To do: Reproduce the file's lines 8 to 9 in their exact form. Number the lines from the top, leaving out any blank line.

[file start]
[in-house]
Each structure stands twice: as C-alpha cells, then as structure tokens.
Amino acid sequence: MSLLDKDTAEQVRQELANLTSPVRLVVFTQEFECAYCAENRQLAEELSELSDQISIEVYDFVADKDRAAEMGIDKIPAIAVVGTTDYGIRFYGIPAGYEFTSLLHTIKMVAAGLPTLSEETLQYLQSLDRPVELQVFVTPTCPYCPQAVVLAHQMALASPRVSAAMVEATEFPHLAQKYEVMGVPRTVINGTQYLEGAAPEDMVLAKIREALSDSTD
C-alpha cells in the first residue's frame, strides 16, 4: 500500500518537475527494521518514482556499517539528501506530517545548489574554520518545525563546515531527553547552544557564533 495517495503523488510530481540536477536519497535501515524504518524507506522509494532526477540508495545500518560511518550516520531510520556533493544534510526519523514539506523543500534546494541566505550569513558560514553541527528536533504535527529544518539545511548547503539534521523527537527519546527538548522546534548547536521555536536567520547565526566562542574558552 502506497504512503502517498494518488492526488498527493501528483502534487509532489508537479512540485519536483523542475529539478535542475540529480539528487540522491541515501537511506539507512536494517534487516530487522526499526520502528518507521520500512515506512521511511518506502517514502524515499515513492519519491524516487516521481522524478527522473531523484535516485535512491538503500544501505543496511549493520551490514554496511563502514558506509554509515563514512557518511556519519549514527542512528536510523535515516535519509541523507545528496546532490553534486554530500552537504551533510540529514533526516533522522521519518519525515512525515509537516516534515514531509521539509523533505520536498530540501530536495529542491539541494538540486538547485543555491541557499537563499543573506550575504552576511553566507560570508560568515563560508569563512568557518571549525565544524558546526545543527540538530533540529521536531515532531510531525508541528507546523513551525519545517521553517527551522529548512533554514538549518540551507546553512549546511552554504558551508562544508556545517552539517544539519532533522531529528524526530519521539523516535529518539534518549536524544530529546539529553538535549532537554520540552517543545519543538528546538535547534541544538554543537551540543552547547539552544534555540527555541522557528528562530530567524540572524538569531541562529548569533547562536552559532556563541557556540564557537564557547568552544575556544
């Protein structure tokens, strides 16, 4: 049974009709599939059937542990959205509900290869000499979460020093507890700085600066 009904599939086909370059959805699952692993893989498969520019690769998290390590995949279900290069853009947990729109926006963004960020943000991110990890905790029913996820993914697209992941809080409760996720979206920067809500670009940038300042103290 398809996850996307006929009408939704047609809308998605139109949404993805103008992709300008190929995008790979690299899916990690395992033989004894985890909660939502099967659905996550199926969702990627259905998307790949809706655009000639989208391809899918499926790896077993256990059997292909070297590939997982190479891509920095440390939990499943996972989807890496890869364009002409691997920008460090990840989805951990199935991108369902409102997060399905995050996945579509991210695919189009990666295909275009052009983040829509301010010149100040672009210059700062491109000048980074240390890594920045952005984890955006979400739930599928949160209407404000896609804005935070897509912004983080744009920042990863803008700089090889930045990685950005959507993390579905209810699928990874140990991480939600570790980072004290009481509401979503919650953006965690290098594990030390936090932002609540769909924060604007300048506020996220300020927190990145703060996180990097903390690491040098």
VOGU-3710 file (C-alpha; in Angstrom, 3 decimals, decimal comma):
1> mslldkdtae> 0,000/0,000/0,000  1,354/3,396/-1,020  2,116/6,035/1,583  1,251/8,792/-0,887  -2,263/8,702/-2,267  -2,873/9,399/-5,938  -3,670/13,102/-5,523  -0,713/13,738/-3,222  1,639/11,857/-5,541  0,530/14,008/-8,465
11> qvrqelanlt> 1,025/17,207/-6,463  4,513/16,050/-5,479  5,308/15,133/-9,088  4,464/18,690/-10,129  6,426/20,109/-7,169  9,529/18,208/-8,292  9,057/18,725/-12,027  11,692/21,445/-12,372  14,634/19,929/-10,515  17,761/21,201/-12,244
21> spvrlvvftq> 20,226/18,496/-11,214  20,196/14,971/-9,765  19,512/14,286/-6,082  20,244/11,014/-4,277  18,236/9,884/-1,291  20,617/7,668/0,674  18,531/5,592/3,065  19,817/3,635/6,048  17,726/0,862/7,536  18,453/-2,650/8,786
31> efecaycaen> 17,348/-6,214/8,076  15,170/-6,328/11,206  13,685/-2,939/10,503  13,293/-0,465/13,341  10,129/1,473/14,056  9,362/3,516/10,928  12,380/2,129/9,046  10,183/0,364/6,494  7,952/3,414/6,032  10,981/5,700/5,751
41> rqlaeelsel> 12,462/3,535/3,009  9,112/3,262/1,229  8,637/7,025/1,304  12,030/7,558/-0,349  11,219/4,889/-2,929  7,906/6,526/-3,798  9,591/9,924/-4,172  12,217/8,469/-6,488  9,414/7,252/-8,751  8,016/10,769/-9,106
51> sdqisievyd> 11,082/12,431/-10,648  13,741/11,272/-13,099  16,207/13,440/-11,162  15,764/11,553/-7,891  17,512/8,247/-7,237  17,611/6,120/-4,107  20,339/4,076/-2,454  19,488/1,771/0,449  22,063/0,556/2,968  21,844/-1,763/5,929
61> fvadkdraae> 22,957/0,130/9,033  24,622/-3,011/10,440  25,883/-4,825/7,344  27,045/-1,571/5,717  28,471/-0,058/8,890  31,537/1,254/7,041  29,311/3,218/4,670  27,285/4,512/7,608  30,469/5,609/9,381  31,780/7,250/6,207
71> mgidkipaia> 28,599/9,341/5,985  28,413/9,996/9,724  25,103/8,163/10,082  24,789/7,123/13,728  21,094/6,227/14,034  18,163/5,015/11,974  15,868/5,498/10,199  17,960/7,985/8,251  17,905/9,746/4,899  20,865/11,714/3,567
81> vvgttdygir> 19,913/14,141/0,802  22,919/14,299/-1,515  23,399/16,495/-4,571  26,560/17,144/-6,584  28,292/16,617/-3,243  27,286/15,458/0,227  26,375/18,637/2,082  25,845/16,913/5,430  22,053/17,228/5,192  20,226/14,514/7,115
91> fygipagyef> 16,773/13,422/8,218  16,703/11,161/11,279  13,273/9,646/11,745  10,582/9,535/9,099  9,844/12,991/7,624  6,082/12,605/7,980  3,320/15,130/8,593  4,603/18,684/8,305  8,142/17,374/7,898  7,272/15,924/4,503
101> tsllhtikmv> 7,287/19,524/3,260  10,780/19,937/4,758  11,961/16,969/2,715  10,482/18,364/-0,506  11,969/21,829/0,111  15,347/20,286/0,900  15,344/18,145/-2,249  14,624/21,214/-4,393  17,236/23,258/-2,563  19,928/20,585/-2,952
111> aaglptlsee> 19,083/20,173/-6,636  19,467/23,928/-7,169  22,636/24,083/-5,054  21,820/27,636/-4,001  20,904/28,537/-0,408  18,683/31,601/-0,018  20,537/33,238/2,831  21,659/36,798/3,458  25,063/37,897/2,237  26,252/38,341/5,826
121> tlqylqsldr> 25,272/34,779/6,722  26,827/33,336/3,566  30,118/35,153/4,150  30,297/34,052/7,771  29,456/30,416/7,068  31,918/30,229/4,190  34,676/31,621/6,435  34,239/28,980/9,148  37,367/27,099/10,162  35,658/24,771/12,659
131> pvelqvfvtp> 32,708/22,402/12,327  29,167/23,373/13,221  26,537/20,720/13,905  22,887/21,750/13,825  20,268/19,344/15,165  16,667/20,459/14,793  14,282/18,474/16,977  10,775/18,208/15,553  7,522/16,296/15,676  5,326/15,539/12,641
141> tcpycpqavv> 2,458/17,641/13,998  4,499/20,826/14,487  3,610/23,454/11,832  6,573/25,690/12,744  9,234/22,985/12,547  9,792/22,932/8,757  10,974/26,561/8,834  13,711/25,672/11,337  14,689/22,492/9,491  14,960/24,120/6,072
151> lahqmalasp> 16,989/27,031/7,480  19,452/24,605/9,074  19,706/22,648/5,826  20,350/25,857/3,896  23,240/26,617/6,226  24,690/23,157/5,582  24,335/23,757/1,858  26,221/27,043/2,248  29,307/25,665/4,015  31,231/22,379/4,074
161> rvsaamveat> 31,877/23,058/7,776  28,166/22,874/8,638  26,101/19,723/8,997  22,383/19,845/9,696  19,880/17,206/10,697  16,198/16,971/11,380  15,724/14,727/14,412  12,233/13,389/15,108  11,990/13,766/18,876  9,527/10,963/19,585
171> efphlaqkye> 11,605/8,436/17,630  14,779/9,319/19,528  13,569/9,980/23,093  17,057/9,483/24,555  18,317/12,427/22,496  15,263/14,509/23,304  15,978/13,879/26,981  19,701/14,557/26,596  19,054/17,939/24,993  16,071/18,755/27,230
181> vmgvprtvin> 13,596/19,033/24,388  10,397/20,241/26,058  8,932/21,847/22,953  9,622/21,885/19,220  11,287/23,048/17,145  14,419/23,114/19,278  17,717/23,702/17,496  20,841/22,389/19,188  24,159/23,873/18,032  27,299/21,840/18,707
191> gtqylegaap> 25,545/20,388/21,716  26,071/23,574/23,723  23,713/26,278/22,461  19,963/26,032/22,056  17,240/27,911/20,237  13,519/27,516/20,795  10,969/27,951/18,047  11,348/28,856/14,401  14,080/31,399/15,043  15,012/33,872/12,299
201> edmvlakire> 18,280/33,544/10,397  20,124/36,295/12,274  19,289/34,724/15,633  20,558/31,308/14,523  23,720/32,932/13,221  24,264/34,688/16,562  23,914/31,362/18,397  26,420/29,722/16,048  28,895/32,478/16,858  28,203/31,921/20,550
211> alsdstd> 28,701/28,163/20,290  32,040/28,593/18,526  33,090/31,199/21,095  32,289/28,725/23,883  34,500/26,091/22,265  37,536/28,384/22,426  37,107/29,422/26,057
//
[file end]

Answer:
11> qvrqelanlt> 1,025/17,207/-6,463  4,513/16,050/-5,479  5,308/15,133/-9,088  4,464/18,690/-10,129  6,426/20,109/-7,169  9,529/18,208/-8,292  9,057/18,725/-12,027  11,692/21,445/-12,372  14,634/19,929/-10,515  17,761/21,201/-12,244
21> spvrlvvftq> 20,226/18,496/-11,214  20,196/14,971/-9,765  19,512/14,286/-6,082  20,244/11,014/-4,277  18,236/9,884/-1,291  20,617/7,668/0,674  18,531/5,592/3,065  19,817/3,635/6,048  17,726/0,862/7,536  18,453/-2,650/8,786